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- Plans to migrate LAPD to Google's cloud apps dropped - Service is
incompatible with FBI's security requirements, city says - After
more than two years of trying, the City of Los Angeles has abandoned
plans to migrate its police department to Google's hosted email and
office application platform saying the service cannot meet certain
FBI security requirements.
- DARPA to start checking your email for threats - Troops’ emails
will be under surveillance as part of a new Defense Department
project to help detect potential “insider threats,” or potential
traitors or terrorists inside the military.
- Carrier IQ analysis finds no evidence of 'keylogger' - A Linux
kernel hacker who completed an in-depth analysis of Carrier IQ's
controversial software has determined that it's incapable of
recording keystrokes or perusing SMS messages and e-mail
- DHS program to monitor social media users draws lawsuit - Privacy
advocates are suing the Homeland Security Department to obtain
information on a program that monitors the social media interactions
of citizens following a federal vendor's private sector plans to
sabotage certain groups' online activities with similar technology.
- Lax security exposes voice mail to hacking, study says -
Thirty-one mobile carriers 'proven' to be open to surveillance and
customer ID theft. It may be tempting to view the illegal
interception of telephone voice mail, a practice that has caused
anger in Britain after a scandal involving the media empire of
Rupert Murdoch, as an arcane tool of scofflaw journalists with
friends in Scotland Yard.
- Indian court orders 22 websites to remove offensive content - The
Indian government had recently complained about objectionable
content on the Web - A court in Delhi on Saturday ordered 22
Internet companies, including Google and Facebook, to remove certain
"anti-religious" and "anti-social" content, the Press Trust of India
news agency reported.
- Email from The New York Times meant for 300, sent to 8M - An email
asking people to reconsider their cancellation of home delivery from
The New York Times accidentally was sent to some eight million
people on Wednesday, but was intended to reach only a few hundred.
ATTACKS, INTRUSIONS, DATA THEFT & LOSS
- Chinese hackers breached U.S. Chamber of Commerce - Attackers may
have accessed data undetected for a year, says Wall Street Journal -
Chinese hackers once broke into computers at the U.S. Chamber of
Commerce and had access to everything on the organization's systems,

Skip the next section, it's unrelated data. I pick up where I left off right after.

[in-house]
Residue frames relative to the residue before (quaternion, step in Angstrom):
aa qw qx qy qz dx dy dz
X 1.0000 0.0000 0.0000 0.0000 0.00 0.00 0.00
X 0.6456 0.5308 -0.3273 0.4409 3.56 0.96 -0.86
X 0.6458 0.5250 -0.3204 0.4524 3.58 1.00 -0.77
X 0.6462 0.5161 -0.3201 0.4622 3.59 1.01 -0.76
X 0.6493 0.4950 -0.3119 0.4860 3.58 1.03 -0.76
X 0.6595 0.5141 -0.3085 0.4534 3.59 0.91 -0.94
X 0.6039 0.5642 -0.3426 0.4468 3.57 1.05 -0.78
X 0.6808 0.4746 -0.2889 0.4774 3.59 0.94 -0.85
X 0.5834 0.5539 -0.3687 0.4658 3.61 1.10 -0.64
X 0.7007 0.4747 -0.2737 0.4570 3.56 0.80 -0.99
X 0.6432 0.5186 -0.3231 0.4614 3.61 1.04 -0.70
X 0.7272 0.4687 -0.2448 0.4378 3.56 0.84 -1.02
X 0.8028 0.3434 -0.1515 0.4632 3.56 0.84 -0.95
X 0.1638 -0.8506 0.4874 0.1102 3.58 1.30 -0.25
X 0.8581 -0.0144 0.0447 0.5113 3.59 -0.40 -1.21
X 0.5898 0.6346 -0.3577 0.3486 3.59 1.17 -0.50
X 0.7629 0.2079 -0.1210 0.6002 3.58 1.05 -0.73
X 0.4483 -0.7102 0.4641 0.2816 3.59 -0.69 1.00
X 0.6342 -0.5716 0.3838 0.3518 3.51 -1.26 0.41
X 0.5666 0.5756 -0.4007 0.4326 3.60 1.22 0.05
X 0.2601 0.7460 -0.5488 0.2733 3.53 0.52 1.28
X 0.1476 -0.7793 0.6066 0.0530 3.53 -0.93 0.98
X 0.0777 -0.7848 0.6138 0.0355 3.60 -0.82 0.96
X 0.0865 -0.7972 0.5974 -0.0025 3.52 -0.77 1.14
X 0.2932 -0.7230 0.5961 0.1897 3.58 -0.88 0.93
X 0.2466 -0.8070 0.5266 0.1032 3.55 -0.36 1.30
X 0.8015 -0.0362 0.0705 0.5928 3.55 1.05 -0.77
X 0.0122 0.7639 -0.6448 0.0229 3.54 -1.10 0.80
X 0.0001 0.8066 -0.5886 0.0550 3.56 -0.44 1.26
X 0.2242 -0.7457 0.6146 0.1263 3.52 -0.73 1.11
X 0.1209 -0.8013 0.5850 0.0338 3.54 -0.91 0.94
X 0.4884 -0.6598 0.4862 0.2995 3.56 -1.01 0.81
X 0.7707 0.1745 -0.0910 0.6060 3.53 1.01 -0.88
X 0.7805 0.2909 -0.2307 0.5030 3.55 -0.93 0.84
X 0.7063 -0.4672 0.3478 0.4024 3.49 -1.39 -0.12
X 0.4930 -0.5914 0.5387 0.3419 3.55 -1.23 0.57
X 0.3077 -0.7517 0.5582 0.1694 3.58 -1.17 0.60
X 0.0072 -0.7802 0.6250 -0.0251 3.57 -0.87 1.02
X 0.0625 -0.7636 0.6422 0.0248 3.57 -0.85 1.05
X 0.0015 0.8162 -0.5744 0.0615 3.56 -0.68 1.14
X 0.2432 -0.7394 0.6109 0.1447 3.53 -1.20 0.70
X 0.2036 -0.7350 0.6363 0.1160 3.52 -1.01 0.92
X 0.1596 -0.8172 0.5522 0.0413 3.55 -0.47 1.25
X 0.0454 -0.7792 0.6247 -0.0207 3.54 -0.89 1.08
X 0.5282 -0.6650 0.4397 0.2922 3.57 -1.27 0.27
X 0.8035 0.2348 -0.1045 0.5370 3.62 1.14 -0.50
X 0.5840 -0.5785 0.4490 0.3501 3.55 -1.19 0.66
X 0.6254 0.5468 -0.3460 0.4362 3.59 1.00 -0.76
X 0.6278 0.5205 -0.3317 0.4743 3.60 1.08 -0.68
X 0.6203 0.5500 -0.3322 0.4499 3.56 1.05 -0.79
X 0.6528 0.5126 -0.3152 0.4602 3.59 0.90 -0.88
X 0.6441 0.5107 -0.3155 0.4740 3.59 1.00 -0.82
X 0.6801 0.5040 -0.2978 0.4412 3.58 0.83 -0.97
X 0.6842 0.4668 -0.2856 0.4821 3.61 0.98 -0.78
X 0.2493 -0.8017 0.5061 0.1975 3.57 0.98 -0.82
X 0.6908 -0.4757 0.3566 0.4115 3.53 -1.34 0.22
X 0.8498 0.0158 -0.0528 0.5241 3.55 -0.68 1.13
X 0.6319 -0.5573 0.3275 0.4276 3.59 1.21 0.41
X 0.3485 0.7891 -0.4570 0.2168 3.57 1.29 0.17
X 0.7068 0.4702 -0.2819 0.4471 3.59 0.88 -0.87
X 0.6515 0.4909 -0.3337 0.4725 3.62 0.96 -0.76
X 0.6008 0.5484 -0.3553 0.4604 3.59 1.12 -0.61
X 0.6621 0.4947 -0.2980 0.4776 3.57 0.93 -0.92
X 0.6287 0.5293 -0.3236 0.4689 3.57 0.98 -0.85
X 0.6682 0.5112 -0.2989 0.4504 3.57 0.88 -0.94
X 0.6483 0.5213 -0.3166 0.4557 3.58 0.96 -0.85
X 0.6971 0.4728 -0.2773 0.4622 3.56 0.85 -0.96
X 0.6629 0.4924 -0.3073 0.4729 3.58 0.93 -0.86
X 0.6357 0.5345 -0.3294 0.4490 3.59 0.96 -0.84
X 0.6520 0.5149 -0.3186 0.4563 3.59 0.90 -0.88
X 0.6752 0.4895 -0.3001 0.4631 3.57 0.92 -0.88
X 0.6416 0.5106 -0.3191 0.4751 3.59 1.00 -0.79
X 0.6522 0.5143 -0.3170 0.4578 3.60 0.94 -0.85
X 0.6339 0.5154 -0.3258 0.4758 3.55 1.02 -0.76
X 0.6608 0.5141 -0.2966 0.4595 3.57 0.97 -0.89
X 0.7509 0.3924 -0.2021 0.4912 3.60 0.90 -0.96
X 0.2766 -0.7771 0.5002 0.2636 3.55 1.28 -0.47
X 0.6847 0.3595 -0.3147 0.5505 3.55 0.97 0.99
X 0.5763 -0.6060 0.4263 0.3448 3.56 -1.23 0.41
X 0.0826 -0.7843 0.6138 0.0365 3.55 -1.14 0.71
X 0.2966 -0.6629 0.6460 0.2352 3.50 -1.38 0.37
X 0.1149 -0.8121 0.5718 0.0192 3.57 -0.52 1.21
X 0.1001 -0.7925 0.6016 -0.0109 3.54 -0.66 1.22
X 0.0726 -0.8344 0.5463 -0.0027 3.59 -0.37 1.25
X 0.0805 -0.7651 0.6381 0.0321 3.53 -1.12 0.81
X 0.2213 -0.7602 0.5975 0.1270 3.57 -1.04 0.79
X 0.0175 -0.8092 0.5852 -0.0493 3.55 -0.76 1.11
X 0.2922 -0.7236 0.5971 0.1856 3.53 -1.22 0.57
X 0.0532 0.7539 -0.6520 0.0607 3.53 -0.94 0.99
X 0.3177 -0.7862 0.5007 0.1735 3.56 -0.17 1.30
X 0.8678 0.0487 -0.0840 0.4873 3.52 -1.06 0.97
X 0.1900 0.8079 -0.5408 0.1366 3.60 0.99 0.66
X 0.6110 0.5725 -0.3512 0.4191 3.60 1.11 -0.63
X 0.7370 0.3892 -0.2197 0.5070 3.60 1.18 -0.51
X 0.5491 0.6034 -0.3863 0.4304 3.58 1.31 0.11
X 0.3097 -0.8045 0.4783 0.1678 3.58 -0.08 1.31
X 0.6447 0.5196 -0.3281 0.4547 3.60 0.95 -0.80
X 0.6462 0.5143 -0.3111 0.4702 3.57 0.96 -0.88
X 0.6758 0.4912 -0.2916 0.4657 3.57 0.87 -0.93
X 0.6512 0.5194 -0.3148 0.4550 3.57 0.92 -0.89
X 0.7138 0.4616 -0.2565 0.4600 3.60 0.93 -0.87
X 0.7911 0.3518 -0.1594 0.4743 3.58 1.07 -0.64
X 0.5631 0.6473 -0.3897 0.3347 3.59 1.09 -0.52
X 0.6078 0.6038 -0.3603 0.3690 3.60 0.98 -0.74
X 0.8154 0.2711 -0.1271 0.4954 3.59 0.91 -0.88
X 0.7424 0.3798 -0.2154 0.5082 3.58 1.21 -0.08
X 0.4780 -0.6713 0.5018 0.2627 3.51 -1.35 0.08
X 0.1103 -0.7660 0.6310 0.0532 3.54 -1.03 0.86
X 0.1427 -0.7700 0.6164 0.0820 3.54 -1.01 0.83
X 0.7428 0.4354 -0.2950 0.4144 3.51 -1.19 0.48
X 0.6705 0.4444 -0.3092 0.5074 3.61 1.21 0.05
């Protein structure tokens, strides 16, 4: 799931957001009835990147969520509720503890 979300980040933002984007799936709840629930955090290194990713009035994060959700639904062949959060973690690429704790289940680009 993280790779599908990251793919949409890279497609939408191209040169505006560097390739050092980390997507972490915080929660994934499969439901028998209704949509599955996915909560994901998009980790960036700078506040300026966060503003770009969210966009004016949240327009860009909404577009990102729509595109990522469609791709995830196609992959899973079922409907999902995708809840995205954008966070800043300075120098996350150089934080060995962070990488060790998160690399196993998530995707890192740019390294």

including information on about 3 million of its members.
- Iran spy drone GPS hijack boasts: Rubbish, say experts - Cockup
far more likely than conspiracy, as usual - Doubts that Iran managed
to bring down an advanced US drone over the country last month using
an advanced GPS spoofing attack have been raised by experts, who say
that attacks of this type would be extremely tough to pull off.
- Web security questioned after data leak - The personal information
of more than 6 million Internet users on CSDN, or China Software
Developer Network, the country's largest programmers' website, was
leaked by hackers, raising concerns about web security and
triggering widespread panic.
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of the newsletter
WEB SITE COMPLIANCE -
"Member FDIC" Logo - When is it required?
The FDIC believes that every bank's home page is to some extent an
advertisement. Accordingly, bank web site home pages should contain
the official advertising statement unless the advertisement is
subject to exceptions such as advertisements for loans, securities,
trust services and/or radio or television advertisements that do not
exceed thirty seconds.
Whether subsidiary web pages require the official advertising
statement will depend upon the content of the particular page.
Subsidiary web pages that advertise deposits must contain the
official advertising statement. Conversely, subsidiary web pages
that relate to loans do not require the official advertising
the top of the newsletter
INFORMATION TECHNOLOGY SECURITY -
We continue our series on the
FFIEC interagency Information Security Booklet.
EXAMPLES OF ENCRYPTION USES
Asymmetric encryption is the basis of PKI, or public key
infrastructure. In theory, PKI allows two parties who do not know
each other to authenticate each other and maintain the
confidentiality, integrity, and accountability for their messages.
PKI rests on both communicating parties having a public and a
private key, and keeping their public keys registered with a third
party they both trust, called the certificate authority, or CA. The
use of and trust in the third party is a key element in the
authentication that takes place. For example, assume individual A